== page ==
Volume 17 Supplement 1

Abstracts of the 18th Annual SCMR Scientific Sessions

Open Access

Hyperpolarized 13C and 31P magnetic resonance spectroscopy identify pyruvate dehydrogenase as a therapeutic target in obesity cardiomyopathy

  • Andrew J Lewis2, 1,
  • Michael S Dodd1,
  • Joevin Sourdon1,
  • Kieran Clarke1,
  • Stefan Neubauer2,
  • Damian J Tyler1, 2 and
  • Oliver Rider2, 1
Journal of Cardiovascular Magnetic Resonance201517(Suppl 1):O16

https://doi.org/10.1186/1532-429X-17-S1-O16

Published: 3 February 2015

Background

Although the link between altered myocardial substrate selection and impaired function in obesity cardiomyopathy is unclear, it is likely to involve altered activity of pyruvate dehydrogenase (PDH), a key regulator of carbohydrate metabolism. We hypothesised that; 1) obesity would impair myocardial carbohydrate oxidation, in turn reducing energetic reserve and predisposing to functional impairment and 2) normalisation of carbohydrate metabolism either pharmacologically or with calorie restriction would reverse these changes. Unlike traditional methods, hyperpolarized [13C]pyruvate MR spectroscopy (MRS) enables repeated in vivo measurement of both cardiac PDH flux and the first span of the tricarboxylic acid cycle and is therefore an ideal tool to investigate this question.

Methods

Long Evans rats with high fat diet induced obesity (n=36) and normal weight controls (n=12) were diet standardised. We used in vivo hyperpolarized [1-13C] and [2-13C]pyruvate MRS (prototype hyperpolarizer, 7T MR system) to assess carbohydrate metabolism, echocardiography to assess diastolic function and perfused heart 31P-MRS (11.7T) to assess myocardial energetics. Two groups of obese rats were subsequently treated with either calorie restriction (70% usual intake, 28 days, n=12) or a GLP-1 analogue (Liraglutide 0.5mg/kg twice daily, 7 days, n=12) to increase carbohydrate metabolism and restudied.

Results

Obese animals demonstrated left ventricular hypertrophy and diastolic, but not systolic, dysfunction (E/E' 26±1.5 vs 14±0.86, P<0.05). Hyperpolarized 13C-MRS demonstrated that obesity not only dramatically reduced myocardial PDH flux (by 40%, P<0.01) but also increased the normalised rate of 13C label incorporation into citrate (by 118%, P<0.05) and glutamate (by 54%, P<0.01) without change in 13C label incorporation into lactate or acetylcarnitine (P=ns). Obesity impaired the myocardial energetic state: both the free energy change of ATP hydrolysis and PCr/ATP ratio were significantly impaired (by 5% and 13%, respectively, P<0.05 for both). Obesity significantly increased tissue PDK4 levels (P<0.05), the major regulator of cardiac PDH. Liraglutide treatment (weight neutral, P=ns versus the same group pre-treatment) and calorie restriction (leading to 15% weight loss versus age matched controls, P<0.001) normalised PDH flux, TCA cycle metabolism, myocardial energetics and function (all P<0.05).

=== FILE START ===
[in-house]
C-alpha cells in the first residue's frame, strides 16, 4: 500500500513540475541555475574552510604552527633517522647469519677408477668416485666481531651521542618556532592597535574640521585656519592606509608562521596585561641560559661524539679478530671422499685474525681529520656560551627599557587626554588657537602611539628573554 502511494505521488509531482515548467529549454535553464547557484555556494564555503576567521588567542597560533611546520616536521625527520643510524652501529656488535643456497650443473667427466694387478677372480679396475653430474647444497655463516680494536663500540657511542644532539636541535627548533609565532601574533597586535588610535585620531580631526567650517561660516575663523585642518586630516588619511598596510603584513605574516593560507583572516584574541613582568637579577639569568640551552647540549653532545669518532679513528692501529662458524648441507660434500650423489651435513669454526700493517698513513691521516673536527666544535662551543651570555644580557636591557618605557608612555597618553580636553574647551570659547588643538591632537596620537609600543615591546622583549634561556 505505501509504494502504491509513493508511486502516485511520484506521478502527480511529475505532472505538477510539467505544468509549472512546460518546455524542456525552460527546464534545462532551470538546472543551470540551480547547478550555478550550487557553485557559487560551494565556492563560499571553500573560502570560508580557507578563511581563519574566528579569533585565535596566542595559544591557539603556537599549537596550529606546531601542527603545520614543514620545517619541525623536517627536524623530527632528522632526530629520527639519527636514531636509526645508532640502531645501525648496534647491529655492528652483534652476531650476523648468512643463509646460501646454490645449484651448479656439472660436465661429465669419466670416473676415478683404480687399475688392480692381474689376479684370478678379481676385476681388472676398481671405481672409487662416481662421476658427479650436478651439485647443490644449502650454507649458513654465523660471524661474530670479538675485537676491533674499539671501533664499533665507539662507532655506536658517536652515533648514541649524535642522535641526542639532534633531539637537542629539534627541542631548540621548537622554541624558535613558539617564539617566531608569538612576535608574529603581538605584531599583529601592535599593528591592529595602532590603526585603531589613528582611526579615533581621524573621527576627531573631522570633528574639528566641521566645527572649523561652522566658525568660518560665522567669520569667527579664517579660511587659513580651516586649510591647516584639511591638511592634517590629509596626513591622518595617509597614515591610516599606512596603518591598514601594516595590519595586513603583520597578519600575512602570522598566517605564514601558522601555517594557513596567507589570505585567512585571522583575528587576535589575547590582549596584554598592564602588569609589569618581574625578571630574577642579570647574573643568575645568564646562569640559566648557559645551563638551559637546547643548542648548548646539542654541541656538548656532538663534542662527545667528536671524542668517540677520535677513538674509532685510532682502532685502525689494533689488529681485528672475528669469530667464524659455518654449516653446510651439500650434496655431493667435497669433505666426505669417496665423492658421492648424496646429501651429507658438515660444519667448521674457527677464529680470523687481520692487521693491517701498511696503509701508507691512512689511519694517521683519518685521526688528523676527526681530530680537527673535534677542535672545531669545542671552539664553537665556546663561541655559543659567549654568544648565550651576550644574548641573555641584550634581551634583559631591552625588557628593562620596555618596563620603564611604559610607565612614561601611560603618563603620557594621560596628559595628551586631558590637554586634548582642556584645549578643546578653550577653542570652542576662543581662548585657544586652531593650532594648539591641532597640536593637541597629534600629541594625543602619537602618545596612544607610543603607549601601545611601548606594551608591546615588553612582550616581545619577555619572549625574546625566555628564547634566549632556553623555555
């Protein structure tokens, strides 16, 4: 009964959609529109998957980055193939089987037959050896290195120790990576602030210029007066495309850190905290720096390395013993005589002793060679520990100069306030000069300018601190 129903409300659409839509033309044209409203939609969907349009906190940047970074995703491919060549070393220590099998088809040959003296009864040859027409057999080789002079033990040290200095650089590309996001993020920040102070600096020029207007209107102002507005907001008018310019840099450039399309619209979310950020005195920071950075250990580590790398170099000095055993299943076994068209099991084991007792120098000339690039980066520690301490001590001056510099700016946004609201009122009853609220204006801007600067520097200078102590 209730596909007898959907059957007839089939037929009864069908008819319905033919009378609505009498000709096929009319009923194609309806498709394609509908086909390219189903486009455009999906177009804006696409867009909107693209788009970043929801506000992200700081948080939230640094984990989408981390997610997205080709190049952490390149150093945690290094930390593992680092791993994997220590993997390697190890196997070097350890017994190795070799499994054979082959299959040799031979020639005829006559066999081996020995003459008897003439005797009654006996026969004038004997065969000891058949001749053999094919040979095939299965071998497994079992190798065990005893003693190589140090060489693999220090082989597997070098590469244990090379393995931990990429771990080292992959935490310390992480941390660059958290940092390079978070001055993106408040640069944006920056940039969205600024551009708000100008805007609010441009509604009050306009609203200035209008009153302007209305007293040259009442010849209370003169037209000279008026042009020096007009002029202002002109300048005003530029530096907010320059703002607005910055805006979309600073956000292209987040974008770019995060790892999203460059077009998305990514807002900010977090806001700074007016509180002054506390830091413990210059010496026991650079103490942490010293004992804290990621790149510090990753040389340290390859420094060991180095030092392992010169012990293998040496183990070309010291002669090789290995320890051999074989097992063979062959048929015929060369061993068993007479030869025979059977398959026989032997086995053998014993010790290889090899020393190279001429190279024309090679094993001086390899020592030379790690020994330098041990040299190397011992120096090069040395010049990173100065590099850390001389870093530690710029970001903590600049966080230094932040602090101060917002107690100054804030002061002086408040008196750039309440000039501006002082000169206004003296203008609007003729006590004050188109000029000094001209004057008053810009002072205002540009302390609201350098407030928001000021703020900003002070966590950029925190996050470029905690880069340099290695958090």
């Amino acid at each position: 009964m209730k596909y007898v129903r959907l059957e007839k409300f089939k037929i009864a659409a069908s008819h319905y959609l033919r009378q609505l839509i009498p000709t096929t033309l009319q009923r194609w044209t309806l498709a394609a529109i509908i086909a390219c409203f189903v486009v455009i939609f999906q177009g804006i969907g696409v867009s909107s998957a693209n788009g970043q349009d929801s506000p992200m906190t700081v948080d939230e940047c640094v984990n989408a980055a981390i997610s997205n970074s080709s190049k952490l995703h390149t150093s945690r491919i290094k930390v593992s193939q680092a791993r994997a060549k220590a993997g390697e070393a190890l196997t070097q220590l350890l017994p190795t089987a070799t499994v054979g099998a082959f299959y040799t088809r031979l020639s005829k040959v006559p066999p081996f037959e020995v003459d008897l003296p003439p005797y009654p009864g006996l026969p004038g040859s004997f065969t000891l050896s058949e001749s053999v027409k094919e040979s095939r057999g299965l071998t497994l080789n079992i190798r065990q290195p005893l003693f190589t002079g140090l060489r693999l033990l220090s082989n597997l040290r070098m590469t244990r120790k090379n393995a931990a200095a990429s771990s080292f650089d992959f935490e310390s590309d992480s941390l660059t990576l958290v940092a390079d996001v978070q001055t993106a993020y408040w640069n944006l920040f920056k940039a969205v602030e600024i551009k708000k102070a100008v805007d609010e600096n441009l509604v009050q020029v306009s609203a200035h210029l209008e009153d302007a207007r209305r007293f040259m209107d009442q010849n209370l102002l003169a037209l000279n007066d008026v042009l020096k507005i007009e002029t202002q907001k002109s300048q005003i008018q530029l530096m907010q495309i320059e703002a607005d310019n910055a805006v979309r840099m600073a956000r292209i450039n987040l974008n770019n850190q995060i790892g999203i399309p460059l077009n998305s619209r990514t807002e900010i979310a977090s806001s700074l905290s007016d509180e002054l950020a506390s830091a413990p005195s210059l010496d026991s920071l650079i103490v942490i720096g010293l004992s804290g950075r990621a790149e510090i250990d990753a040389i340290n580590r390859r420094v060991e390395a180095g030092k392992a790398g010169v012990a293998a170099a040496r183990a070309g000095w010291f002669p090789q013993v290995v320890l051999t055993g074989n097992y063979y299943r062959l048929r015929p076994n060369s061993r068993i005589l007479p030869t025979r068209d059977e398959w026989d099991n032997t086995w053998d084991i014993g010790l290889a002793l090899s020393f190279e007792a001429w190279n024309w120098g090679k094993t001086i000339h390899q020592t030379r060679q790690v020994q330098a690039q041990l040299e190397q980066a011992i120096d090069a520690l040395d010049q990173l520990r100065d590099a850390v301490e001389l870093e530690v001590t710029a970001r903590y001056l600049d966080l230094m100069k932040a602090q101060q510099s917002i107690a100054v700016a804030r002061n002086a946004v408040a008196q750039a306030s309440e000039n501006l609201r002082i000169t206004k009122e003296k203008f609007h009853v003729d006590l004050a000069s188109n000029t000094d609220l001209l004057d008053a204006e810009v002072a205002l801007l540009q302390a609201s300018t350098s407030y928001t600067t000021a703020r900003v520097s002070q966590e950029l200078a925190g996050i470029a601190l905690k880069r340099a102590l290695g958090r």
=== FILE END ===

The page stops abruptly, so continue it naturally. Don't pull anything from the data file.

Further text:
Conclusions

In a rodent model of obesity, hyperpolarized 13C-MRS identified abnormal cardiac metabolic substrate selection which was associated with abnormal TCA cycle metabolism, impaired high energy phosphorous metabolism and functional deficit. Normalisation of PDH flux with either Liraglutide or calorie restriction reversed this energetic deficit and normalized function, suggesting PDH may be a novel therapeutic target.

Funding

The Academy of Medical Sciences, British Heart Foundation.

Figure 1

Authors’ Affiliations

(1)
Department of Physiology, Anatomy and Genetics, University of Oxford
(2)
University of Oxford Centre for Clinical Magnetic Resonance Research, Radcliffe Department of Medicine, University of Oxford

Copyright

© Lewis et al; licensee BioMed Central Ltd. 2015

This article is published under license to BioMed Central Ltd. This is an Open Access article distributed under the terms of the Creative Commons Attribution License (http://creativecommons.org/licenses/by/4.0), which permits unrestricted use, distribution, and reproduction in any medium, provided the original work is properly cited. The Creative Commons Public Domain Dedication waiver (http://creativecommons.org/publicdomain/zero/1.0/) applies to the data made available in this article, unless otherwise stated.

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